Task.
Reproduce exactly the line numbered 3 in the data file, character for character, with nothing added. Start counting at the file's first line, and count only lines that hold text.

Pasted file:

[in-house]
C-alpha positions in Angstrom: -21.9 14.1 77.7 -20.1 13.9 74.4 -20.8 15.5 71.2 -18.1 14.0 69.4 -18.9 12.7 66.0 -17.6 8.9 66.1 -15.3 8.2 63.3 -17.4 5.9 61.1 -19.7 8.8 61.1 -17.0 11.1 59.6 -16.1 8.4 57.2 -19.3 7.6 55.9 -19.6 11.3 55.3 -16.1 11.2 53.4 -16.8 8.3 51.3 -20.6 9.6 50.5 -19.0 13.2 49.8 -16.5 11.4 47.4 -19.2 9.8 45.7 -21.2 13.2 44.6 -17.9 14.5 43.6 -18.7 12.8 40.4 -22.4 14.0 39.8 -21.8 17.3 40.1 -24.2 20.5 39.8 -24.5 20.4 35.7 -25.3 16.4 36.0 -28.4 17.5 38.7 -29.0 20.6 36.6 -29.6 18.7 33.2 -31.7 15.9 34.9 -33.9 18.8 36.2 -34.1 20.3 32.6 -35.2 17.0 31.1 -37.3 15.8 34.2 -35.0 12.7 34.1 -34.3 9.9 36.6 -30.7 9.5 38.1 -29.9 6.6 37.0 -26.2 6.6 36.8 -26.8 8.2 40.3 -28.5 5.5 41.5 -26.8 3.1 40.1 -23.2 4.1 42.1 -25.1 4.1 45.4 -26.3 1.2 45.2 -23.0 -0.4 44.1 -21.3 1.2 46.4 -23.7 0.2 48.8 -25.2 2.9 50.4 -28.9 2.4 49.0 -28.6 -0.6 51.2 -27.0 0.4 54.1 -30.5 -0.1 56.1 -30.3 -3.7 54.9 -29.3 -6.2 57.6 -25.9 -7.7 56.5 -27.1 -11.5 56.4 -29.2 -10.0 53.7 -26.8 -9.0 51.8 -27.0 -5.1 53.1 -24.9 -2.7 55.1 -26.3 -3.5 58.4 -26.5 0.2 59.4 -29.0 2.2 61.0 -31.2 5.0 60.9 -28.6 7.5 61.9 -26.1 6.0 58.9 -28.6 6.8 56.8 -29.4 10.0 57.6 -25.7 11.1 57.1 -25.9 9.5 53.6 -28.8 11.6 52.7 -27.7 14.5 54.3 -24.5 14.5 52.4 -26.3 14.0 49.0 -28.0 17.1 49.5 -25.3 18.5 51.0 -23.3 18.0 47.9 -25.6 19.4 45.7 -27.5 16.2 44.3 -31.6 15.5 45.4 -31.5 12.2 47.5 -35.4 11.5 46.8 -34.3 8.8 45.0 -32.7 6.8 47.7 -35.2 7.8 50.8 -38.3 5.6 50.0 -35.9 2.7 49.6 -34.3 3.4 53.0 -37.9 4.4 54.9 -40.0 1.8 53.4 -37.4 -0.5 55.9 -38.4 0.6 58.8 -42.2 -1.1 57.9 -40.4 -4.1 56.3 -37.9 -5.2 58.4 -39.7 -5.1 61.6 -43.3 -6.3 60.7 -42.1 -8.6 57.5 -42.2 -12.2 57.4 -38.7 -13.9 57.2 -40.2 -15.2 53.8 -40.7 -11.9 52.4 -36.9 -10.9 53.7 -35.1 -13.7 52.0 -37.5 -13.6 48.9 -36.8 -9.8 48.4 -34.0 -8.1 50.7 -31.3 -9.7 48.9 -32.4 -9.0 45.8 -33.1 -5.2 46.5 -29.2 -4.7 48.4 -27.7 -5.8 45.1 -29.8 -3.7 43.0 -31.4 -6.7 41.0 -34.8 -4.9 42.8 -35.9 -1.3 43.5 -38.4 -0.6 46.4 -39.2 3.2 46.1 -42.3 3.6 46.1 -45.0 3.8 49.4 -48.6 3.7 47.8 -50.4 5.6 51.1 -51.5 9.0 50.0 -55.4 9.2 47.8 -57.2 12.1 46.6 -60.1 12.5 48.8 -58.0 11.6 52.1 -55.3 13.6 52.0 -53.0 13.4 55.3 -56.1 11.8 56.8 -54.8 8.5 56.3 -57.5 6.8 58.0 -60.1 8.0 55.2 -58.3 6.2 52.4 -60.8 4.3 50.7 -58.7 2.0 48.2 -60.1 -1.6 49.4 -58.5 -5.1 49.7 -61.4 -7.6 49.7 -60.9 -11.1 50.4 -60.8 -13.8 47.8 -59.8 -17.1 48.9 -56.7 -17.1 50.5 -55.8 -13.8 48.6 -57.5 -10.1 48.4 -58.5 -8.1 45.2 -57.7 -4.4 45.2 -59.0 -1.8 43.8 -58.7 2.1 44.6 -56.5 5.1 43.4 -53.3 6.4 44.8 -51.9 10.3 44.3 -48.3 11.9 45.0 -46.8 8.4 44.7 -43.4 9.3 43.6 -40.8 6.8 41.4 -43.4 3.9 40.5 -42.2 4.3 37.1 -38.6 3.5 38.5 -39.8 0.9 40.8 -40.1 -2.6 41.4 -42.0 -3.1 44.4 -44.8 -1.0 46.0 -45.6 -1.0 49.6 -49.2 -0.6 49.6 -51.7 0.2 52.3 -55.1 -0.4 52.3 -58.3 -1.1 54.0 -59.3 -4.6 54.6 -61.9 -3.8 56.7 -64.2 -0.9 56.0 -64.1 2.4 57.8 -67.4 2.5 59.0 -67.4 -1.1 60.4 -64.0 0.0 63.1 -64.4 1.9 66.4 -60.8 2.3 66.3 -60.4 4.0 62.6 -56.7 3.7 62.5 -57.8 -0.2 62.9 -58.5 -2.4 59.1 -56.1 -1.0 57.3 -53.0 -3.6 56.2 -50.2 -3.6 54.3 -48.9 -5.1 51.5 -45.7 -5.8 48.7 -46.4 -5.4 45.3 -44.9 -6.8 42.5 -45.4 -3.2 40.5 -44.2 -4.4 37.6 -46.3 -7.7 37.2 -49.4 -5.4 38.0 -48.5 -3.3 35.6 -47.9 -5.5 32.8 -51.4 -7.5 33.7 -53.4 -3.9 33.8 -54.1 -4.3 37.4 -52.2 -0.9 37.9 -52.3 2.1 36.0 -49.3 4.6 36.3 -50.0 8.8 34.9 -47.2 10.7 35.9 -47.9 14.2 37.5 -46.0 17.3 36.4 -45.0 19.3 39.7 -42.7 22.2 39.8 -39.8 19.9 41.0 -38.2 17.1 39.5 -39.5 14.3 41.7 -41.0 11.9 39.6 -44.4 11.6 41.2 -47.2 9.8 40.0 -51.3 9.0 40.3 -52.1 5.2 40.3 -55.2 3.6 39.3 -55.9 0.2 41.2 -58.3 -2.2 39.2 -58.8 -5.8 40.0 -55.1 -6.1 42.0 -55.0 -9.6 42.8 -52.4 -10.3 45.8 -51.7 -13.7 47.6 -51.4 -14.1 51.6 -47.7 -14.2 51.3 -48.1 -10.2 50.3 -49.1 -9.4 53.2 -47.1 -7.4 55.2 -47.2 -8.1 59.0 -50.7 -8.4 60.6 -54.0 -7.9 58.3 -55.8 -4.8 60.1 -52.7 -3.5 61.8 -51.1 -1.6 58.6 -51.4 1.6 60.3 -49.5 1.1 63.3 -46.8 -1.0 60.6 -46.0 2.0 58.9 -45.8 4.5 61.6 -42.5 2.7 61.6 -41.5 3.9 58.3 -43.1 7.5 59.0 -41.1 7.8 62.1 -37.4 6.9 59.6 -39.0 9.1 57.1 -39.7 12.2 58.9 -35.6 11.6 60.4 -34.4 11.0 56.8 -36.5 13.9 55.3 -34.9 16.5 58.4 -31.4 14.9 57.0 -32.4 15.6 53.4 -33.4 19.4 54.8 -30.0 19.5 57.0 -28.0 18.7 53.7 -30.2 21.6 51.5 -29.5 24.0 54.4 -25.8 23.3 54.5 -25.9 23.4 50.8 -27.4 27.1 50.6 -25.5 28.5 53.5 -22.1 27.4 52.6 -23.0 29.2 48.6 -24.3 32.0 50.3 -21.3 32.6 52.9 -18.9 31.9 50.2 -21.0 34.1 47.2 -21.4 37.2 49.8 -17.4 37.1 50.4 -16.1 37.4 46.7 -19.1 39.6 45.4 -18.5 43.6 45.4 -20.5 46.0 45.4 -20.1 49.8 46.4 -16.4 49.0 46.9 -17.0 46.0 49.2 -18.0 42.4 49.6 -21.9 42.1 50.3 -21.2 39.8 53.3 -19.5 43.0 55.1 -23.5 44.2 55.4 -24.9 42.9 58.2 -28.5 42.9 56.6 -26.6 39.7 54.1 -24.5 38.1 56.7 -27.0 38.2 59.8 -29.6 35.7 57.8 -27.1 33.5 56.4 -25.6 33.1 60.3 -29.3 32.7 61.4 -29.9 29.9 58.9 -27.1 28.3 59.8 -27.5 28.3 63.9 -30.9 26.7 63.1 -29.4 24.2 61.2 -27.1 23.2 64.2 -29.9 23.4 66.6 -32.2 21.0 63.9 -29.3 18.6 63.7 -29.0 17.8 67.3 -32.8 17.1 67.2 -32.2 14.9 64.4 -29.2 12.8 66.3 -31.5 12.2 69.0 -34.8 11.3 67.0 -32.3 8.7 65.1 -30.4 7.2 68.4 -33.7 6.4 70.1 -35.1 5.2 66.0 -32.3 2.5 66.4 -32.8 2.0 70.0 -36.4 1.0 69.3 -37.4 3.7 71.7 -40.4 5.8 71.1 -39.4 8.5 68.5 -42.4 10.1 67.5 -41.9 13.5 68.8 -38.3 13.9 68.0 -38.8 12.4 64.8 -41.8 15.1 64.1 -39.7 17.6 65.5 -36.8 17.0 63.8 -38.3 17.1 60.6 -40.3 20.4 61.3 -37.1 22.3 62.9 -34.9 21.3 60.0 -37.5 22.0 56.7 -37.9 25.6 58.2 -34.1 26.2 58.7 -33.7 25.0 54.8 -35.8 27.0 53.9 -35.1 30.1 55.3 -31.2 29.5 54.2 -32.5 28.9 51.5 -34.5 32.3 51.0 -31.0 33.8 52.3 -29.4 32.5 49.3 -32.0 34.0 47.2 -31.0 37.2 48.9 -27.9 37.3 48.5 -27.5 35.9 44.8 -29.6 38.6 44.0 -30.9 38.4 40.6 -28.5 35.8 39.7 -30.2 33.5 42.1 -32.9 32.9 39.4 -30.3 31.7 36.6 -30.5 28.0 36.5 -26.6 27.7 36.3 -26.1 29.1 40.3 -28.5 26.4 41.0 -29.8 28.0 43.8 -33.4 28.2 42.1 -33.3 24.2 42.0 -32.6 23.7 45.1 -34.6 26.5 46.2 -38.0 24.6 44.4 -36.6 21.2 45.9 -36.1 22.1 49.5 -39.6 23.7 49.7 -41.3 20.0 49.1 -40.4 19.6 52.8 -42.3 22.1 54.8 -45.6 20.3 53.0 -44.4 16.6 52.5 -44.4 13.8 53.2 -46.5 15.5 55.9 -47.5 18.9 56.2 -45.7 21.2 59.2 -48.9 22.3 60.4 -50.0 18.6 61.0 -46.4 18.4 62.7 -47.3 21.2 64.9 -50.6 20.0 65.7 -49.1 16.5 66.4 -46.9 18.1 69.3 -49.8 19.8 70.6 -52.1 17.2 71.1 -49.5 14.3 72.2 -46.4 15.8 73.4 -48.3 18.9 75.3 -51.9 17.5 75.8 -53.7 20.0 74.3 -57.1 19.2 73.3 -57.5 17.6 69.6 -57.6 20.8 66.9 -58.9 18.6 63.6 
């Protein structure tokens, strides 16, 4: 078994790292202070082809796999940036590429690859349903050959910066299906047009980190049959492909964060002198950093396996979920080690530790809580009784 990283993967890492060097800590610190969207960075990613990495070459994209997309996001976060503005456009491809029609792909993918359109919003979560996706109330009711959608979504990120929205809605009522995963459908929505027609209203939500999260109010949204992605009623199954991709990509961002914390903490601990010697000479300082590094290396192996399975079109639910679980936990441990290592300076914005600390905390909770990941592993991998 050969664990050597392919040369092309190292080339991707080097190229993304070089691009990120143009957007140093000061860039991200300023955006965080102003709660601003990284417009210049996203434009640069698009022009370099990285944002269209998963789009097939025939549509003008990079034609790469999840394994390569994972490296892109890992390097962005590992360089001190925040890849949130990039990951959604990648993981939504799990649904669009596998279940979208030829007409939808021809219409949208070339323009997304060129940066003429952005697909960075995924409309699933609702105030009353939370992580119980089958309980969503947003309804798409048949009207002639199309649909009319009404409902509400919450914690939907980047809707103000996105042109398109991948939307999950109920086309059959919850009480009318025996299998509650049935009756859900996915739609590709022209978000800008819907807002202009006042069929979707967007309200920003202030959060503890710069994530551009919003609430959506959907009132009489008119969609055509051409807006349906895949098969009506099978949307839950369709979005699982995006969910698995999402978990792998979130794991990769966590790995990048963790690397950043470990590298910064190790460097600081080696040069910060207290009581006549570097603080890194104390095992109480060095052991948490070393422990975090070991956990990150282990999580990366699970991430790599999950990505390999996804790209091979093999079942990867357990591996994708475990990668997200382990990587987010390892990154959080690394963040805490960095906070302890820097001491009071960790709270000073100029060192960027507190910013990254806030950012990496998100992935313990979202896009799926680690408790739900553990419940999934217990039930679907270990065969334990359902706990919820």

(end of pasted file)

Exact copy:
């Protein structure tokens, strides 16, 4: 078994790292202070082809796999940036590429690859349903050959910066299906047009980190049959492909964060002198950093396996979920080690530790809580009784 990283993967890492060097800590610190969207960075990613990495070459994209997309996001976060503005456009491809029609792909993918359109919003979560996706109330009711959608979504990120929205809605009522995963459908929505027609209203939500999260109010949204992605009623199954991709990509961002914390903490601990010697000479300082590094290396192996399975079109639910679980936990441990290592300076914005600390905390909770990941592993991998 050969664990050597392919040369092309190292080339991707080097190229993304070089691009990120143009957007140093000061860039991200300023955006965080102003709660601003990284417009210049996203434009640069698009022009370099990285944002269209998963789009097939025939549509003008990079034609790469999840394994390569994972490296892109890992390097962005590992360089001190925040890849949130990039990951959604990648993981939504799990649904669009596998279940979208030829007409939808021809219409949208070339323009997304060129940066003429952005697909960075995924409309699933609702105030009353939370992580119980089958309980969503947003309804798409048949009207002639199309649909009319009404409902509400919450914690939907980047809707103000996105042109398109991948939307999950109920086309059959919850009480009318025996299998509650049935009756859900996915739609590709022209978000800008819907807002202009006042069929979707967007309200920003202030959060503890710069994530551009919003609430959506959907009132009489008119969609055509051409807006349906895949098969009506099978949307839950369709979005699982995006969910698995999402978990792998979130794991990769966590790995990048963790690397950043470990590298910064190790460097600081080696040069910060207290009581006549570097603080890194104390095992109480060095052991948490070393422990975090070991956990990150282990999580990366699970991430790599999950990505390999996804790209091979093999079942990867357990591996994708475990990668997200382990990587987010390892990154959080690394963040805490960095906070302890820097001491009071960790709270000073100029060192960027507190910013990254806030950012990496998100992935313990979202896009799926680690408790739900553990419940999934217990039930679907270990065969334990359902706990919820």